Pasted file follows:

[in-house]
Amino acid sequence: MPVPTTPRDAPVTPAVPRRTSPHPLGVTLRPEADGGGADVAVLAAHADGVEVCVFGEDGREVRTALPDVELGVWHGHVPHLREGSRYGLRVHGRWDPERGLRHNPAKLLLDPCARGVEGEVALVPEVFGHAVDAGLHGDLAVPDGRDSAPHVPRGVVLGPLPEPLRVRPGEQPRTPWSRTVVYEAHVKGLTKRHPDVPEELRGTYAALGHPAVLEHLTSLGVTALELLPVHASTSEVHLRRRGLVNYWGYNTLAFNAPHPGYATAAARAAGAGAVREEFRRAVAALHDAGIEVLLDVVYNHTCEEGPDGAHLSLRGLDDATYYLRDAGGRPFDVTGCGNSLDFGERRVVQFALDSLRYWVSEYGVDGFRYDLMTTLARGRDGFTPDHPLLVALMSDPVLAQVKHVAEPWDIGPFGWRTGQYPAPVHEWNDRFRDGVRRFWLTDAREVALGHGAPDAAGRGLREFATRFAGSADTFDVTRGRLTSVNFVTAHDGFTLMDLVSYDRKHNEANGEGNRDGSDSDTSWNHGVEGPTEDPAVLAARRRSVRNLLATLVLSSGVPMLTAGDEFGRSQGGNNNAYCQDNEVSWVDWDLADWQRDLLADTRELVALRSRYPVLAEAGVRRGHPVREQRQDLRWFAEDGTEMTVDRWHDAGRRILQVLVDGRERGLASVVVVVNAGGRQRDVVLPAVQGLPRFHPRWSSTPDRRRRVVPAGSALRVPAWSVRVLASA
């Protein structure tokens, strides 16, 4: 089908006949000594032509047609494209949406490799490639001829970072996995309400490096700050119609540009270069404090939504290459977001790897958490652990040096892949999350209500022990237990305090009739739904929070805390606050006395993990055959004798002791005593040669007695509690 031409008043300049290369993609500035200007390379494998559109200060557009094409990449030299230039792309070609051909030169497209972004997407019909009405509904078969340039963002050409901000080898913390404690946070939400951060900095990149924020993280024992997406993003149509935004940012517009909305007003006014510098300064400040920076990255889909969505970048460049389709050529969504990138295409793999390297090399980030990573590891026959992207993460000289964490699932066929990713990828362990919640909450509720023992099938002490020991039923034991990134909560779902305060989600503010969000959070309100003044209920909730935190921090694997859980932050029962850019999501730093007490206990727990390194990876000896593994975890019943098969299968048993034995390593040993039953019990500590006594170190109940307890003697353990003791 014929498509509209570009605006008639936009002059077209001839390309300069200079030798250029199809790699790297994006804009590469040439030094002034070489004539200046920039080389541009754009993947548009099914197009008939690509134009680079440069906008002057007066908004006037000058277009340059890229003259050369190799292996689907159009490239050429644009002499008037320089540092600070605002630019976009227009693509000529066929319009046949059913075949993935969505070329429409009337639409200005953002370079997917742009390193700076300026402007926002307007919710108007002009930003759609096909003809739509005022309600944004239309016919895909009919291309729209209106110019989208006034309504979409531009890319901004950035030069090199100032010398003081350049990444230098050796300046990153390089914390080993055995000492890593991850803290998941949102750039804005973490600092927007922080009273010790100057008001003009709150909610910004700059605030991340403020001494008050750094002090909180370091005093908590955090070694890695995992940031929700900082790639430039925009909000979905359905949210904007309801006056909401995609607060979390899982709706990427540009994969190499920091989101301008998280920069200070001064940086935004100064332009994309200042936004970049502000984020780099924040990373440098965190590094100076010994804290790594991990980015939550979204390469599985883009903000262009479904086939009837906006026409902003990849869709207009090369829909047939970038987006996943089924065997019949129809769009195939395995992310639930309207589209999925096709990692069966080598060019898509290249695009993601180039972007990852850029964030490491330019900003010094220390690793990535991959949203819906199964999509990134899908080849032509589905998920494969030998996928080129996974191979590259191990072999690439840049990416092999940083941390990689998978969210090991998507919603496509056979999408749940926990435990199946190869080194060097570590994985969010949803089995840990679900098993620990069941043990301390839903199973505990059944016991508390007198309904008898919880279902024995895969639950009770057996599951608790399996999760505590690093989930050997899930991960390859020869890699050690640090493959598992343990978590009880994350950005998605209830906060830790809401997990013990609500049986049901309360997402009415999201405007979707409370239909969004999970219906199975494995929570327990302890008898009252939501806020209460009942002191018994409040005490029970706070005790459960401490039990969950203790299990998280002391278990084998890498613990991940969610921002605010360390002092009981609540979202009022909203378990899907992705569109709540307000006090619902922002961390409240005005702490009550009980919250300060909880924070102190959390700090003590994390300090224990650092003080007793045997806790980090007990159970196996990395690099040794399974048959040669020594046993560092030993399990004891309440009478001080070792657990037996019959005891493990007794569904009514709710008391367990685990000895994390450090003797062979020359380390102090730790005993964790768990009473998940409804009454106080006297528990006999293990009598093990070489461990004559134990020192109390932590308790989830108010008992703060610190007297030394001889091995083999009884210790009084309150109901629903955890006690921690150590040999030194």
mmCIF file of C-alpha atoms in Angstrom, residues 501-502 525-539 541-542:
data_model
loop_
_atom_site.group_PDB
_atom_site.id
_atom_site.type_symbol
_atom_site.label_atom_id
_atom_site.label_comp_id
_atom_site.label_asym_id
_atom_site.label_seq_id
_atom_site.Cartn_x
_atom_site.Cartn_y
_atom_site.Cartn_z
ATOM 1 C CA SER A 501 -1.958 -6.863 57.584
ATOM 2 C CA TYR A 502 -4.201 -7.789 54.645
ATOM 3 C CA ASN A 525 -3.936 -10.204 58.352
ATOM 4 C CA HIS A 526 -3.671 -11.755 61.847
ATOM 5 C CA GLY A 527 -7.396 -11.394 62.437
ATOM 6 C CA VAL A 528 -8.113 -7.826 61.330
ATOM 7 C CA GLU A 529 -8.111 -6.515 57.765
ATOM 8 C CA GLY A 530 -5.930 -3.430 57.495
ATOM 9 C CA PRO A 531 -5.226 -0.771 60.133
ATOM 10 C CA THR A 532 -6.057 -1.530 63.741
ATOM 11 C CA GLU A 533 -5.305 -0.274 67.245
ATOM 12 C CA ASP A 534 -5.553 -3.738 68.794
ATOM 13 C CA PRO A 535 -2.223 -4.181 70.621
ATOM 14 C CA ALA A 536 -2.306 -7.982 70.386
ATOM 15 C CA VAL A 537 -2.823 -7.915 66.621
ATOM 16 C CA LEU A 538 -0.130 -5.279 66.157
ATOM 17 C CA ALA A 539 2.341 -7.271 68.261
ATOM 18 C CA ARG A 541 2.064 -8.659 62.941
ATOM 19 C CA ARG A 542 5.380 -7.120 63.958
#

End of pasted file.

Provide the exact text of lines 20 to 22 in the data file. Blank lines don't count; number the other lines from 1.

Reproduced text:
ATOM 4 C CA HIS A 526 -3.671 -11.755 61.847
ATOM 5 C CA GLY A 527 -7.396 -11.394 62.437
ATOM 6 C CA VAL A 528 -8.113 -7.826 61.330